So I almost ran a marathon this December. I was dangerously close. After months of saying that marathon runners must be insane (my daughter and ex-boyfriend included), I found myself training for one. By the time I managed to run 16 miles, I had made up my mind. This was it. I was totally going to go for it. So when I got home, still exhausted and sweaty from my run, I navigated to the website of the California International Marathon — the same one my daughter finished last year.

Sold out.

Disappointment and relief flooded me at the same time. Disappointment, because I really, really wanted to run that marathon! Relief, because I don’t trust my reasons for wanting to run that marathon.

running-a-marathon

There are a million great reasons for someone to want to run an entire marathon. For the bragging rights. Because they’re competitive runners. Because it’s a bucket list goal. Because they’re masochists and crave the pain. I don’t know. I suppose there are as many good reasons as there are types of people who enter to run these things. But I have no desire to brag about my accomplishments. I don’t really keep a bucket list. And god knows I’m not a competitive runner, with my typical middle-age pace.

I do it for him.

Yes, I’m talking about my ex-boyfriend, Mr. Right-for-Me, the wonderful guy I dated last year and will never get over. Let’s call him Z. The last letter of the alphabet for the last man I will ever love.

Don’t take me wrong. I don’t want to run a marathon because I believe that finishing one will impress him so much that he will come back. (Okay, maybe I kind of hope that a teensy bit). It’s not about that. I’m marathon training because I am New Moon Bella.

All right, stop pretending that you don’t know who I’m talking about. I know that you guys all read or watched the Twilight series about Bella and her sparkly perfect vampire lover, Edward. Now remember what happened when Edward suddenly left Bella’s life? He disappeared. Didn’t call. Didn’t write. Didn’t appear. The seasons passed by, and Bella was a sad wreck without him. Then one day, she discovered that by doing insane things, by pushing herself far beyond her limits, she could make Edward appear. She began riding motorcycles, cliff jumping, putting herself in dangerous situations, because when she did, a vivid vision of Edward would materialize, and he would talk to her in the voice of reason. His voice, his appearance, became her drug, her reason to keep going.

bella-and-edward

So that’s me. I can run a wimpy little 5K, and nothing. But if I keep pushing myself far beyond my limits, run to the point that my lungs are burning, and my legs are ready to collapse, and there he is. Z. On the trail with me, as vivid as life. I hear his voice, his wonderful, distinct, gentle voice, encouraging me to just keep going, keep pushing, just one more mile. And when I make it to the end, I hear his words of pride, filling me with so much warmth I could almost turn around and run some more. Almost.

running path one more mile

So there it is. I am disappointed that the marathon is sold out, because I wanted to run it with him. Even though he has disappeared from my life, and I am here without him. Even though he would not really be there with me (and knowing that still hurts so sharply that I can barely breathe). But it is like knowing that if you fall asleep just the right way, then someone you love, someone whose presence you crave deeply will appear with you in a dream. If I run just one more mile, just one more mile, just one more mile, then he will appear before me on the running trail, his voice leading me toward him.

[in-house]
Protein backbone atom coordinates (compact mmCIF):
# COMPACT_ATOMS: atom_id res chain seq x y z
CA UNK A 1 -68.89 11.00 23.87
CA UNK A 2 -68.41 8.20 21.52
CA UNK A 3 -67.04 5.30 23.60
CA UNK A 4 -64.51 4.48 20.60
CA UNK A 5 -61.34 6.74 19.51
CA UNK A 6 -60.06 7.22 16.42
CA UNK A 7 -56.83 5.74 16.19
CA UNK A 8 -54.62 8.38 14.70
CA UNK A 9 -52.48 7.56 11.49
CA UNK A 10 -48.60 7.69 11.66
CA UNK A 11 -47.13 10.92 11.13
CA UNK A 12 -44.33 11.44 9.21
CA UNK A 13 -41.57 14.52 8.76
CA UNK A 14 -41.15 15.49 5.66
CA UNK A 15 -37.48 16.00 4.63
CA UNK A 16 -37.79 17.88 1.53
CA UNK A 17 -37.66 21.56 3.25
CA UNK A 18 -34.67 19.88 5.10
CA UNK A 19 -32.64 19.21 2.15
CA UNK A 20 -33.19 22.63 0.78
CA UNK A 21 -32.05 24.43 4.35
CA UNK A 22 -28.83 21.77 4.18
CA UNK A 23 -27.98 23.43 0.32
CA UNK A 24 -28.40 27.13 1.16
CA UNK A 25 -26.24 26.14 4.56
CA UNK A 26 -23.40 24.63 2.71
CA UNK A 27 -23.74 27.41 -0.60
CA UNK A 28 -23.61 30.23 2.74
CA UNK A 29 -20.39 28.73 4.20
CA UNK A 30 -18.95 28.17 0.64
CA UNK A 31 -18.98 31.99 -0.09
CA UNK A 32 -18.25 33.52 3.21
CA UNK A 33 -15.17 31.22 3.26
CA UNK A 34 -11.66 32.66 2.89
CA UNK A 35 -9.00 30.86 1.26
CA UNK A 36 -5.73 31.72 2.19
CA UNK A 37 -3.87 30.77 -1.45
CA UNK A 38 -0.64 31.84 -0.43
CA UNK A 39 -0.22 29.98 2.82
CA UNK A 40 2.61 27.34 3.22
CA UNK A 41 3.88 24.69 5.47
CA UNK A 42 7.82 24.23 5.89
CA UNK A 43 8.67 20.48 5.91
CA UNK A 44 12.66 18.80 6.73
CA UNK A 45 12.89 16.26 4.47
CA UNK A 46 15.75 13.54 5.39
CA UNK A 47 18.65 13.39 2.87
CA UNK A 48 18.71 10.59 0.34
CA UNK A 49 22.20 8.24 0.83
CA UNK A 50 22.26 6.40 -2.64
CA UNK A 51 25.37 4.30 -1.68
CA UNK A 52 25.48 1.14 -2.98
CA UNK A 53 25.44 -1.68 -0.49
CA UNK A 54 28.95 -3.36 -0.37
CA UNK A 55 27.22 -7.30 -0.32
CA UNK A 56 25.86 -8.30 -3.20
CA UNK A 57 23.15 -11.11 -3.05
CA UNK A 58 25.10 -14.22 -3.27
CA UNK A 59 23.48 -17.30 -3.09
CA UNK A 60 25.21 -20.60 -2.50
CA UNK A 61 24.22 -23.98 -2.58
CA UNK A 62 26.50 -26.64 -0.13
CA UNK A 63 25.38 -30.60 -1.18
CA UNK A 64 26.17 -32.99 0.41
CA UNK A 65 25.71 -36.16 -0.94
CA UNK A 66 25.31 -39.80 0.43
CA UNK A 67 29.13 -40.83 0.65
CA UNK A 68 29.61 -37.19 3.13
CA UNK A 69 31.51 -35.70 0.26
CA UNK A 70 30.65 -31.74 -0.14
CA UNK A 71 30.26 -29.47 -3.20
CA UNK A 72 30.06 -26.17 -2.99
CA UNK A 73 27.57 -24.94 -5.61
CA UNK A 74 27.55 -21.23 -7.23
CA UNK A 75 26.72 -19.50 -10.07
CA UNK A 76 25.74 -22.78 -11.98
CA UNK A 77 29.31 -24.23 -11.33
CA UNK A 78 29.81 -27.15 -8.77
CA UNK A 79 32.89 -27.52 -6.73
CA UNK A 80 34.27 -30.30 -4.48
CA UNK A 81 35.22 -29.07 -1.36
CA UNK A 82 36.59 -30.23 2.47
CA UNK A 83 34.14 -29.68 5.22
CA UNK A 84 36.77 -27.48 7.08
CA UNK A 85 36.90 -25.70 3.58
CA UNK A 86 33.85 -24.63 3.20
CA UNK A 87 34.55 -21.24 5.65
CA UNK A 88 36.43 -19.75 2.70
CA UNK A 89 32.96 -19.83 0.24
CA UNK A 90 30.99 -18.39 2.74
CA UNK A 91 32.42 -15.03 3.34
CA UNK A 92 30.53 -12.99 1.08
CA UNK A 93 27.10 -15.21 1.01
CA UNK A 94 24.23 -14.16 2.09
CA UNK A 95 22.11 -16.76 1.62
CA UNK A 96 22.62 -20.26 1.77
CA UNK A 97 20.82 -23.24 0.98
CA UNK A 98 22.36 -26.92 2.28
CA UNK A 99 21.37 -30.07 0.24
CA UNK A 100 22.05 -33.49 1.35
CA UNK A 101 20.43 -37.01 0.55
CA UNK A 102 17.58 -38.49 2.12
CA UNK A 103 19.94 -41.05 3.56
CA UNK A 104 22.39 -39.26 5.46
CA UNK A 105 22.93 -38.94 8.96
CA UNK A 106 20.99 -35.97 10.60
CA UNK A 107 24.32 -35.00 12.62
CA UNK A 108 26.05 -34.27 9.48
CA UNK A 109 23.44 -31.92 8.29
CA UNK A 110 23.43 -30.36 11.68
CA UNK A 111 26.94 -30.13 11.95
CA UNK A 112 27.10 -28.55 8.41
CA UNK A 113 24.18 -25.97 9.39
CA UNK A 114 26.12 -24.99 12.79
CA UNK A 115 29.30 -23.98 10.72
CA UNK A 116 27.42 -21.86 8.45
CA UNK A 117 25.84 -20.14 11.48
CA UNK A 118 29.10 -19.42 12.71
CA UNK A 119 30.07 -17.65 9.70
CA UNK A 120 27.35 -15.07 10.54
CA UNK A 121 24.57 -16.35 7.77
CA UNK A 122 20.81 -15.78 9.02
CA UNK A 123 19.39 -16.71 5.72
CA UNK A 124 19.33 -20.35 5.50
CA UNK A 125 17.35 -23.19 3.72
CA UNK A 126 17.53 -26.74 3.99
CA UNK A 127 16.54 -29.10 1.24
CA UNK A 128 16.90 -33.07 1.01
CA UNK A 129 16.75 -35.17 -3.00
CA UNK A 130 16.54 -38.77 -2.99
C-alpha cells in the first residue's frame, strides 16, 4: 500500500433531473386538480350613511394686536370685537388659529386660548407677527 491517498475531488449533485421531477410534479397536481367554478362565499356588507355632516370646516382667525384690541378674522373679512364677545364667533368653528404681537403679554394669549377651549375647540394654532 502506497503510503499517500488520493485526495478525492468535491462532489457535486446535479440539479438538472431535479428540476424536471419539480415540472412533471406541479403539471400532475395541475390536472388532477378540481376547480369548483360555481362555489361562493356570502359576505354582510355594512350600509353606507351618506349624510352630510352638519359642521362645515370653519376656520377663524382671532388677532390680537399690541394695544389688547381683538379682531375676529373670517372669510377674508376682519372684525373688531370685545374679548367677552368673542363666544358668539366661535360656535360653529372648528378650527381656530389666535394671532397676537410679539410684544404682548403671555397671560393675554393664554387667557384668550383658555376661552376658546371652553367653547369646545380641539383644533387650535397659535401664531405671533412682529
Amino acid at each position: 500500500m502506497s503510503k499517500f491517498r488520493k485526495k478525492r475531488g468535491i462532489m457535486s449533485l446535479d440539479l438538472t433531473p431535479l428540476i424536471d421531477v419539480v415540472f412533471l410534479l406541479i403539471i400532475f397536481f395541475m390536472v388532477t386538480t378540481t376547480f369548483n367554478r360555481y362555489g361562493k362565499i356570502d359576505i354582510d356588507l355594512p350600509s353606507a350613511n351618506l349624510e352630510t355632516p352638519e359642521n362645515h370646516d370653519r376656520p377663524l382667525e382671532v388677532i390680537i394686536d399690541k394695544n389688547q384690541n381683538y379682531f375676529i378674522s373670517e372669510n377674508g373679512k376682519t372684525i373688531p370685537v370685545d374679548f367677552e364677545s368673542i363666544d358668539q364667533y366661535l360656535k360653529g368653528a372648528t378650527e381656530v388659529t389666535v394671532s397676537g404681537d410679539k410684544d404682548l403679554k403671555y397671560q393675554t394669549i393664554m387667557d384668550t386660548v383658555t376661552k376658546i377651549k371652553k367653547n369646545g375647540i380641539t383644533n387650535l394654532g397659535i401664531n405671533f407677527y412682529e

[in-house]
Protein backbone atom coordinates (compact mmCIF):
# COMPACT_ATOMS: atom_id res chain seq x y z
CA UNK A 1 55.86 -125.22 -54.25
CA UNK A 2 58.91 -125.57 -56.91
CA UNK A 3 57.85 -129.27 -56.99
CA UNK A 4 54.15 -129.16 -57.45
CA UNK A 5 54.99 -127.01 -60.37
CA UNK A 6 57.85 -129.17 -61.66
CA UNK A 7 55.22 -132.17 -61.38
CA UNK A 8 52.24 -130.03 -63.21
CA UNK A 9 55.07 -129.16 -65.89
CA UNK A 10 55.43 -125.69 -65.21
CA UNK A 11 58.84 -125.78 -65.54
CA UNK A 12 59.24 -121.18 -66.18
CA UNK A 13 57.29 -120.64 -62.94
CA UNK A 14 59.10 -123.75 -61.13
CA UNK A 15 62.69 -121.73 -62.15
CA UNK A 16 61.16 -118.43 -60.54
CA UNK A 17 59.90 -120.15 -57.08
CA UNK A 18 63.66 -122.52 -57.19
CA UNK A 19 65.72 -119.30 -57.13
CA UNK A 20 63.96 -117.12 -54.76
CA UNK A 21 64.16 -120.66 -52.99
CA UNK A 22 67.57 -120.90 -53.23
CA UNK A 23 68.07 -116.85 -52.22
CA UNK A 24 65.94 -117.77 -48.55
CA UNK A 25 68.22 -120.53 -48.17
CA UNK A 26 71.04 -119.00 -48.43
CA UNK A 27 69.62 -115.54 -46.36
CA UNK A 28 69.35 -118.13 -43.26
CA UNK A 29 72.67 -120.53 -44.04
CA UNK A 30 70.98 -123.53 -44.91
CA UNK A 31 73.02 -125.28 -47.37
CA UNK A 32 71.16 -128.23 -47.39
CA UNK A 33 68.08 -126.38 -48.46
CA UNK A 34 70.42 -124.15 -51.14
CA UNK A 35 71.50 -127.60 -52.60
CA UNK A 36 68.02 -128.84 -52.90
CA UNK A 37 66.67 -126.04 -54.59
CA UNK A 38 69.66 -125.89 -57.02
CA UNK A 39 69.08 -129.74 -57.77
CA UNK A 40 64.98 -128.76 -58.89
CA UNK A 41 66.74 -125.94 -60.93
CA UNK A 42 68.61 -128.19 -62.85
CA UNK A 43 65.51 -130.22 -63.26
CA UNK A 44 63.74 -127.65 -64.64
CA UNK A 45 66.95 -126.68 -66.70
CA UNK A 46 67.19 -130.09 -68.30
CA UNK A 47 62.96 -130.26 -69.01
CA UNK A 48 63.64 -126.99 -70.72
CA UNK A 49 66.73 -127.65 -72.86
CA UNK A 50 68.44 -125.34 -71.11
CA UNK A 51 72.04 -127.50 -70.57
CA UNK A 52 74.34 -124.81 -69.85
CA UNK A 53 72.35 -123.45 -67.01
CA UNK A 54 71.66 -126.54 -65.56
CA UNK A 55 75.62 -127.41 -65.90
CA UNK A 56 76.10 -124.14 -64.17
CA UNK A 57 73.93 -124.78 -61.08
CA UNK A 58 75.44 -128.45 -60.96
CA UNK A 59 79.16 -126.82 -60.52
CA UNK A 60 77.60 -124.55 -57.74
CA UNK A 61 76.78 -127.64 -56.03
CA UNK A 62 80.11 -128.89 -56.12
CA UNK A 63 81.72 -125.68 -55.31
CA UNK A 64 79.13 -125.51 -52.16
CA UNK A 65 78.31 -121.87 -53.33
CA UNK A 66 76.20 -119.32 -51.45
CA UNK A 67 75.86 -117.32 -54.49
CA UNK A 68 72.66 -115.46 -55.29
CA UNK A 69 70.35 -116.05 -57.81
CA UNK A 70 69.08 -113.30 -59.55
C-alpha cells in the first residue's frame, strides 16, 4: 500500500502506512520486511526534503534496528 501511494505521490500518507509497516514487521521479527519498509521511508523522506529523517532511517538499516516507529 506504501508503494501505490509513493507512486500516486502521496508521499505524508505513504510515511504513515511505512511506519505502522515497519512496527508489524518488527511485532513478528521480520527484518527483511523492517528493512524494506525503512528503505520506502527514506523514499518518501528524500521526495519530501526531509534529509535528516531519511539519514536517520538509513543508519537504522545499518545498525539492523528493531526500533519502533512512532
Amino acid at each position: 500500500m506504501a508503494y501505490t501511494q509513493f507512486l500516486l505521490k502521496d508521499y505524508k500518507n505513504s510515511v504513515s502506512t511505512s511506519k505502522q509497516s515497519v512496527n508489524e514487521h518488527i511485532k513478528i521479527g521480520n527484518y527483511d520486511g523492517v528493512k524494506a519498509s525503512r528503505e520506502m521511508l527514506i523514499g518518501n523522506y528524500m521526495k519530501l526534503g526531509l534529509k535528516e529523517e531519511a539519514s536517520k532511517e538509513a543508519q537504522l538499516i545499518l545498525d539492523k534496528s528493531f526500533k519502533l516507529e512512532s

I think I’ll keep running.

Wild and Precious…and Lukewarm (aka: Goal-Setting)

One Wild and Precious Life

For some reason, I thought it would be a good idea to revisit the 5-yr. life plan I wrote several years ago. Because you know, sometimes it’s good to give your life a check-up, to see how you’re doing on achieving your goals, and to adjust them as needed. Three years into my (very sparse) plan, here’s what I’ve managed to accomplish:

Career: I graduated from college, adding two very useful Computer Information Science Degrees to my useless B.A. degree. Check! I obtained a great job doing something I actually love, which has a great salary and benefits. Check!

Future career goals: I just happen to be really good at my job, and continuing to climb the ladder is inevitable, as long as I keep learning, staying ahead of the curve, and adding value to the agency I work for. Within five years, I hope to still be doing what I love, but perhaps in the private sector, where I can make more money, travel for work, and work remotely. I’d also like to see at least one of my novels published.

Financial: I like to keep these goals private. But my plans are positive and practical.

Social: Still nada. With the exception of the wonderful man I dated just over a year ago, I have been without any friends for more than seven years.

Future social goals: I’ve given up on the idea of my anemic social life changing, and decided to just embrace the “only” life. It can be lonely, having no one to call and chat with, or invite out places, or share joys or sorrows. But this has been my life for so long now, that I figure I can survive it indefinitely. Once in a great while, I go out to a Meetup with groups of strangers, to chat in a restaurant or go for a hike, just to pretend like I have some sort of social life. Sometimes, this is even fun.